• You can use those WWU ads to drive more traffic to your job opportunities on LinkedIn. Job posts on LinkedIn represent another great opportunity for you to brand your company as a great place to work. Interestingly, half of all the applications via LinkedIn are generated through paths other than search – meaning that the candidates weren’t actively looking for the job; somehow it found them, for instance by appearing in the ‘jobs you may be interested’ module on their home page. Here are some thoughts on how to leverage your job postings for branding and talent attraction on LinkedIn. The tips are part science, part art. SCIENTIFIC TIPS (these are about leveraging the professional graph for matchmaking and gaming the system so the right candidates are exposed to your jobs) Avoid overly-creative job titles. Stick with standard titles and keywords commonly used in profiles and job searches. This helps LinkedIn’s special algorithms match and deliver your job postings to the most relevant active and passive candidates. Tie the job to your LinkedIn Company Page. Use the drop-down list to link to your Company Page, so candidates can easily learn more about you. Give high-priority positions extra oomph. Use Sponsored Jobs to showcase key positions to targeted talent. Simply bid the amount you want to pay for your positions to show up at the top of the ‘Jobs You May Be Interested In’ module on our home page. And on the ART side… Use your job post as a talent branding vehicle. Share the things that make your company a great place to work. Specifics like “annual chili cook-off” paint a more vivid picture than just saying “fun culture.” Showcase the position’s impact. Our research shows that passive candidates are 120% more likely to want to make an impact. Your jobs on LinkedIn will be seen by passive candidates, so get them excited about the potential of the role. [note: see for more on the 120% stat] Try a conversational tone. Marketing is usually more effective when you write like you would speak to your audience: simple, direct, and friendly.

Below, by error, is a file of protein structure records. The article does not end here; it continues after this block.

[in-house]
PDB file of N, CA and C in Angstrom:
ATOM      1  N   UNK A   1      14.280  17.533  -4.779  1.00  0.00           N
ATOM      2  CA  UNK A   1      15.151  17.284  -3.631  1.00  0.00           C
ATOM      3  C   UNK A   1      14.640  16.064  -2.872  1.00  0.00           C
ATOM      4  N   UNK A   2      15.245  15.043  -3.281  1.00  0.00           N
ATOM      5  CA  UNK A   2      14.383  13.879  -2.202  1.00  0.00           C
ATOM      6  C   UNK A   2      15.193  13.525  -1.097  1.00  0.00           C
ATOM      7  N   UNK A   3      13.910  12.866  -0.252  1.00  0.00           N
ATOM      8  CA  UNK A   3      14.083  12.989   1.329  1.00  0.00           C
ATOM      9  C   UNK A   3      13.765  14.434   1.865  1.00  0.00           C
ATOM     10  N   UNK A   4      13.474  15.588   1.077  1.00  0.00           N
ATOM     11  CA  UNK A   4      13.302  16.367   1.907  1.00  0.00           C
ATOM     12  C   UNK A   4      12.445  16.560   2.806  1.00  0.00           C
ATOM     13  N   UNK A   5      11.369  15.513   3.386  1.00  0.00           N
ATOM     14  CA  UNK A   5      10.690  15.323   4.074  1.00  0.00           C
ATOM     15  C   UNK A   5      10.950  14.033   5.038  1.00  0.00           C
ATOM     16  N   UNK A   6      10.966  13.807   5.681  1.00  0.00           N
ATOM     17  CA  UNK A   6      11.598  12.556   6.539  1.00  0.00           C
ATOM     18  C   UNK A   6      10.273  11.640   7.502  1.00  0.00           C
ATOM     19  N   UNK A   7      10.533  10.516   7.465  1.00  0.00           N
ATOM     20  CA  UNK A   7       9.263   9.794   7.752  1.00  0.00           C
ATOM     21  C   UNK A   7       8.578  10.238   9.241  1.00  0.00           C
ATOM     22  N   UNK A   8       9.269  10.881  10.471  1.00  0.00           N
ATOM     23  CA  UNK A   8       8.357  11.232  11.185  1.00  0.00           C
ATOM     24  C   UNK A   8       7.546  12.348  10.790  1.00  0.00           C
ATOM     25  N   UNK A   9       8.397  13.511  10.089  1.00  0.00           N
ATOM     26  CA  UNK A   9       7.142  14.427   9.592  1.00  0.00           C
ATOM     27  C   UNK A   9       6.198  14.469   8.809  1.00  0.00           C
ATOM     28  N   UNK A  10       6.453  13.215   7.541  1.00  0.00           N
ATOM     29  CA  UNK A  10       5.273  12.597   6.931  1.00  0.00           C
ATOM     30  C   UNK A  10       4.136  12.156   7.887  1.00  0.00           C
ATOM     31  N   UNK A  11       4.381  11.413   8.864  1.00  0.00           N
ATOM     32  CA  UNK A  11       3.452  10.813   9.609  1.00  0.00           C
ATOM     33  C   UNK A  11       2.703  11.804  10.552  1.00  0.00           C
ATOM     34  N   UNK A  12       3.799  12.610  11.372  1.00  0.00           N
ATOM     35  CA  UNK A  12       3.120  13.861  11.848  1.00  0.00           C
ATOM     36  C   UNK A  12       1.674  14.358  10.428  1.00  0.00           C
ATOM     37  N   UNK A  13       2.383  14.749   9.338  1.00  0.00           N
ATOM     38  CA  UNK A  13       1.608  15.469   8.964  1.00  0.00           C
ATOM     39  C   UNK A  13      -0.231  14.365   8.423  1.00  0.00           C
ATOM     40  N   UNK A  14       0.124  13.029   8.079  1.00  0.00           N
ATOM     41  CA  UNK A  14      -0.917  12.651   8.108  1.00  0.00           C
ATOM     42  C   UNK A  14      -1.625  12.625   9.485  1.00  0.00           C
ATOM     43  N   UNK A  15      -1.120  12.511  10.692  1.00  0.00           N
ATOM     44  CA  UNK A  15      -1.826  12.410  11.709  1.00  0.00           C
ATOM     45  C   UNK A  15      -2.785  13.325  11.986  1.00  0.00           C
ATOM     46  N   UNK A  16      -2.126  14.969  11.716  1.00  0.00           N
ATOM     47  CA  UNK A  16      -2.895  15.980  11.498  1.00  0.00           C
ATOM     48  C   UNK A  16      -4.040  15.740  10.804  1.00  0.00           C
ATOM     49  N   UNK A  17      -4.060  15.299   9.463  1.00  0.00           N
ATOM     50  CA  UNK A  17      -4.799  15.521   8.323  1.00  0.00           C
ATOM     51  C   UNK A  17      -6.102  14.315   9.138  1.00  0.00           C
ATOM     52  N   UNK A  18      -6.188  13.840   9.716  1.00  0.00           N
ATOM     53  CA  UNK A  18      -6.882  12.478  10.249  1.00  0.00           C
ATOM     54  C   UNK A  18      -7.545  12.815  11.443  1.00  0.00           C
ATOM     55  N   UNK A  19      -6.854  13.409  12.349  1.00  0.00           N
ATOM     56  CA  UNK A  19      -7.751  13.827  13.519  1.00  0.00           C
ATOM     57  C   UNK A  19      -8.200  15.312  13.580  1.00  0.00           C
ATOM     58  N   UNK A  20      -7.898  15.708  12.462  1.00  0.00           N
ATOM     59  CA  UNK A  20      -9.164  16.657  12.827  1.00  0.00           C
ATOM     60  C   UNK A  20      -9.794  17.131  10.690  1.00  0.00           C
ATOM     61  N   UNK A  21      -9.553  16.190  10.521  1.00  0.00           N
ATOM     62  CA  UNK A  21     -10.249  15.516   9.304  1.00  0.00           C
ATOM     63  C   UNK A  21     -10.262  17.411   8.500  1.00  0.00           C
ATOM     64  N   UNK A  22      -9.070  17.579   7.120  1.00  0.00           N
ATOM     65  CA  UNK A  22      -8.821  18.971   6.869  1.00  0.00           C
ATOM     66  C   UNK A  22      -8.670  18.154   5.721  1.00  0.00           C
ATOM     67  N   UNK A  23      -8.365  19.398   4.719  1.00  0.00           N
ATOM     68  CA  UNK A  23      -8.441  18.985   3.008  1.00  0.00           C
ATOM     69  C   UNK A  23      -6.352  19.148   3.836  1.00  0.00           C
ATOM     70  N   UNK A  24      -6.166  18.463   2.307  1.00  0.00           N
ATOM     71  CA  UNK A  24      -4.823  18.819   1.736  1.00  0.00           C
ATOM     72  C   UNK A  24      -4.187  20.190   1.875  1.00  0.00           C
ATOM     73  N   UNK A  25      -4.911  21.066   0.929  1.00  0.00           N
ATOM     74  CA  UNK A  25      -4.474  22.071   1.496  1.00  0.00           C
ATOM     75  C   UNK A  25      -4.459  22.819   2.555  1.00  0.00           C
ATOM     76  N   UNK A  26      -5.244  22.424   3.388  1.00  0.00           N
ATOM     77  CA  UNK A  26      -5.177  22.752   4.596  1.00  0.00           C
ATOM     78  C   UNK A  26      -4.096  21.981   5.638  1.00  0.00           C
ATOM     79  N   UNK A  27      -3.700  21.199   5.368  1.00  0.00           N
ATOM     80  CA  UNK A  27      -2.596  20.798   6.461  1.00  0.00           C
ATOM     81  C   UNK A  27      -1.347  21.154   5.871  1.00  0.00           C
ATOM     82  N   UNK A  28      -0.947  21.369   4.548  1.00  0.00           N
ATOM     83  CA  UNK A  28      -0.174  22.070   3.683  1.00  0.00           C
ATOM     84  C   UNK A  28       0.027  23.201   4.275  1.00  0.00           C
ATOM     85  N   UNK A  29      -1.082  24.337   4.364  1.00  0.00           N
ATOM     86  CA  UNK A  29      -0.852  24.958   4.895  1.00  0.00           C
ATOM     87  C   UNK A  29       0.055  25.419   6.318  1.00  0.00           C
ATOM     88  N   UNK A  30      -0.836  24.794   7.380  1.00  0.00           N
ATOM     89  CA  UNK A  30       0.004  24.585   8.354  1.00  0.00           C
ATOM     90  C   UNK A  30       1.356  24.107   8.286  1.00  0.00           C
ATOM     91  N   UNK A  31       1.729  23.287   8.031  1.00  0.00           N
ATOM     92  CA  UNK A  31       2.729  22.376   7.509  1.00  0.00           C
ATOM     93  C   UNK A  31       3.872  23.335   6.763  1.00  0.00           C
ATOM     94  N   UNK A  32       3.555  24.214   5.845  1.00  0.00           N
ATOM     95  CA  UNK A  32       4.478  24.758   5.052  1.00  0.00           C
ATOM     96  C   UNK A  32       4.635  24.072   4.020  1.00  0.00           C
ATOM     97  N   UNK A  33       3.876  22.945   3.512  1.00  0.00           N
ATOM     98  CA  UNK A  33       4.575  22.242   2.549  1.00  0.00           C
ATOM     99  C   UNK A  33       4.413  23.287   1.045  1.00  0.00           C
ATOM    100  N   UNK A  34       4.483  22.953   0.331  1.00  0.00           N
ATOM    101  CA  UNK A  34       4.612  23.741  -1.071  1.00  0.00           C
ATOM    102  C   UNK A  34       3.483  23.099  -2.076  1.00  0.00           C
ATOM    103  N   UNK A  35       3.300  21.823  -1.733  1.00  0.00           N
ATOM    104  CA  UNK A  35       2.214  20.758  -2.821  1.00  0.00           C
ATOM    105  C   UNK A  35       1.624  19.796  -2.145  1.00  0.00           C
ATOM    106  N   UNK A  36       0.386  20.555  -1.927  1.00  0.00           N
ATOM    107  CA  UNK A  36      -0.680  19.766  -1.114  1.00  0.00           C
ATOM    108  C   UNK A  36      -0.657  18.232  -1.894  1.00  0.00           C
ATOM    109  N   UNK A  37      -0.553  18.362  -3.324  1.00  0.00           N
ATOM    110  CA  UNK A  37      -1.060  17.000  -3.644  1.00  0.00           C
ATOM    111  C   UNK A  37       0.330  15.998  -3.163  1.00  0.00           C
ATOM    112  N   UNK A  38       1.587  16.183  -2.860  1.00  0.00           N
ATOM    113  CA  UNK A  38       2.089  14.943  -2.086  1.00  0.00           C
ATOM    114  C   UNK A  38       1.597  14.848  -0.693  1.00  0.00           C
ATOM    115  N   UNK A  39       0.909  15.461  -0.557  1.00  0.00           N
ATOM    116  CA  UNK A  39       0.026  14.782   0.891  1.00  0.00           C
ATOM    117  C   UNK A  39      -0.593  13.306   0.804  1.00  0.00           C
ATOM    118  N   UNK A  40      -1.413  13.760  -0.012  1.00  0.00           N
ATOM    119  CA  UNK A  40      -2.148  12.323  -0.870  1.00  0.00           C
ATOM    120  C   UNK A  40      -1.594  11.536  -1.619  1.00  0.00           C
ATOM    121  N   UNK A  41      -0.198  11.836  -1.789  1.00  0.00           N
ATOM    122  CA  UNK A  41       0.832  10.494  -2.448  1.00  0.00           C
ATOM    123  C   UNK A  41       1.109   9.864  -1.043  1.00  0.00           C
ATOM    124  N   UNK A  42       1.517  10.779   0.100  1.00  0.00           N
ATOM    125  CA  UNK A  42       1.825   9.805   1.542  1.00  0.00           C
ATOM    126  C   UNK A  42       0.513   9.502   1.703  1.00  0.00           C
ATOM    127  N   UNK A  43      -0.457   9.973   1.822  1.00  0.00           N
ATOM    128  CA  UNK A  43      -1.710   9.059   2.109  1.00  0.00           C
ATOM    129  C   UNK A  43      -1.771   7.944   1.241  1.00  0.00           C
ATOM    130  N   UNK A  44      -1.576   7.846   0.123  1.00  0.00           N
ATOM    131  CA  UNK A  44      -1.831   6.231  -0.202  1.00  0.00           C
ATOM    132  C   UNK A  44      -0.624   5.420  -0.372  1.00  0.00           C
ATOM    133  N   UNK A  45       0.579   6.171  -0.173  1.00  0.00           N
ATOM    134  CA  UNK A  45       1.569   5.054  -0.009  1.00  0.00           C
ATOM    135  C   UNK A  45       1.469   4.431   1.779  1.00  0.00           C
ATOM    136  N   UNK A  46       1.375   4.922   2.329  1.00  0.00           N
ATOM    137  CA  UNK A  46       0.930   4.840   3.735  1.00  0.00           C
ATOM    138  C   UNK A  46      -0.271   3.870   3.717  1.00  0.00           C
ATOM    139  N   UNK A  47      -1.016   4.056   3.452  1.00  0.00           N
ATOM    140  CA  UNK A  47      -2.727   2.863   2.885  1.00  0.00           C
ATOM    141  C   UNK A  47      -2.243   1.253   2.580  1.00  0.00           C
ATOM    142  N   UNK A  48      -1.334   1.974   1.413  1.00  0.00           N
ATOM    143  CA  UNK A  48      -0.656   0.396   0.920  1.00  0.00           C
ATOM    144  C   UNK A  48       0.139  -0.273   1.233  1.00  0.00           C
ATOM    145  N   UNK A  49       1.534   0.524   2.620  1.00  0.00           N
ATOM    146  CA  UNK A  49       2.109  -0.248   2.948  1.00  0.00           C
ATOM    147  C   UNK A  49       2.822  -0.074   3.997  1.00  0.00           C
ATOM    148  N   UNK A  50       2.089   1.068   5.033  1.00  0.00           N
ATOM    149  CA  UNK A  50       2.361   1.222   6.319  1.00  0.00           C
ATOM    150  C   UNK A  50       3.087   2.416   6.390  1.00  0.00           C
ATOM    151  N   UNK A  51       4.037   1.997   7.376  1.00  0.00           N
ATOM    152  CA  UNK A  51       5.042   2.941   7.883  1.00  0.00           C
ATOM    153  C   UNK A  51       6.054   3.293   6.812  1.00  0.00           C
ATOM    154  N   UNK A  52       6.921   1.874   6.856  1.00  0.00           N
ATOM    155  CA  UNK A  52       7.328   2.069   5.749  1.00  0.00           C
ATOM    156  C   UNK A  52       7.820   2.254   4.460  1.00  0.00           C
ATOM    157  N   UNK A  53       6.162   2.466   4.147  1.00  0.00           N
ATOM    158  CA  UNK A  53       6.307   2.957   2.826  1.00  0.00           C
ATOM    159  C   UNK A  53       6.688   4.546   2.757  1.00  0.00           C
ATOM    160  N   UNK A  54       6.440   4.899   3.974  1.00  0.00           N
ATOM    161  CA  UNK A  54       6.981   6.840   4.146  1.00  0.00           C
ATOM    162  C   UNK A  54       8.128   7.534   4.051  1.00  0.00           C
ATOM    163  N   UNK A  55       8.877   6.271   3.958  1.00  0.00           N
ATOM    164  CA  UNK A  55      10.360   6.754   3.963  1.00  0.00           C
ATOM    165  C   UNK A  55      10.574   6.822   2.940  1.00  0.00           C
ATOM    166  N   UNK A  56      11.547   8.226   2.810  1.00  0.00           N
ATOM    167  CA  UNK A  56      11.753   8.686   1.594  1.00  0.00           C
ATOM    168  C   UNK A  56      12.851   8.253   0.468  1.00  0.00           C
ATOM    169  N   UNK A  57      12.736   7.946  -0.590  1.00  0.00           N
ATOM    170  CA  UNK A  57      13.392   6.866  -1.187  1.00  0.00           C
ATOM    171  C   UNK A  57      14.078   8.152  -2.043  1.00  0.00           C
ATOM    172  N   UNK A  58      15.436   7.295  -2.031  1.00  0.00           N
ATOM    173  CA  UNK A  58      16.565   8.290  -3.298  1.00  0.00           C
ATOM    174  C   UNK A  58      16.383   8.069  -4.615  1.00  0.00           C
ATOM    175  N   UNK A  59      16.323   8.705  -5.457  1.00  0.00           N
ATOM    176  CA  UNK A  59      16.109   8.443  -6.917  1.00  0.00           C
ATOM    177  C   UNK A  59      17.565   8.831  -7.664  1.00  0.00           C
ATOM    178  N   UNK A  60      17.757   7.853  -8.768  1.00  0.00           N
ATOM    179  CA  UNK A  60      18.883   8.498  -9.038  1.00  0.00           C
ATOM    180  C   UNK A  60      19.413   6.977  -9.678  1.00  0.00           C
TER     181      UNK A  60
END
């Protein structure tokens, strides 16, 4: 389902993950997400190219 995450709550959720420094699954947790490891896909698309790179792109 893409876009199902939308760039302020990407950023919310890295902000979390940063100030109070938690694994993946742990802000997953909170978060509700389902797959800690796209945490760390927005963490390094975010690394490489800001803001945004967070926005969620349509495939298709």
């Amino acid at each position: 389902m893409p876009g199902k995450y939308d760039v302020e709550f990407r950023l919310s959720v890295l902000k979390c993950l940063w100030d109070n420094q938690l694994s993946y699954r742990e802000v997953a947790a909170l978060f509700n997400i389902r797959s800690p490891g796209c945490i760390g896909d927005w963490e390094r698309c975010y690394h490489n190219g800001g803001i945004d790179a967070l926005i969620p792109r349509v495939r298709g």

• Well over 100 million professionals come to LinkedIn every month, so an official presence on the platform is critical. Make sure your Company Page reflects your overall brand and provides a unified experience for your audience. LinkedIn Company Pages are now optimized for mobile devices – which is important since over 27% of LinkedIn’s unique monthly visitors come through mobile apps. If you’re looking for tips on company pages, you’ll find some in the playbook. 1) Talk to your marketing team and coordinate your approach. 2) Add an image that welcomes visitors to your page and showcases your brand. 3) Post status updates to start a conversation with your target audiences. 4) Add products/services and solicit recommendations so people can learn about what you have to offer. 5) Feature relevant groups to attract a broader audience and extend your reach. And then there’s your career page, which is really the hub of all your recruiting activity on LinkedIn. We see clients using videos, banners, and employee spotlights to showcase their cultures and what it means to work there. At the top of every career page you’ll see a section showing who in your network is at the company, which is a great icebreaker for visitors. You also see any jobs posted on LinkedIn. Here are 4 guidelines on how you should approach the content on your career page [see slide]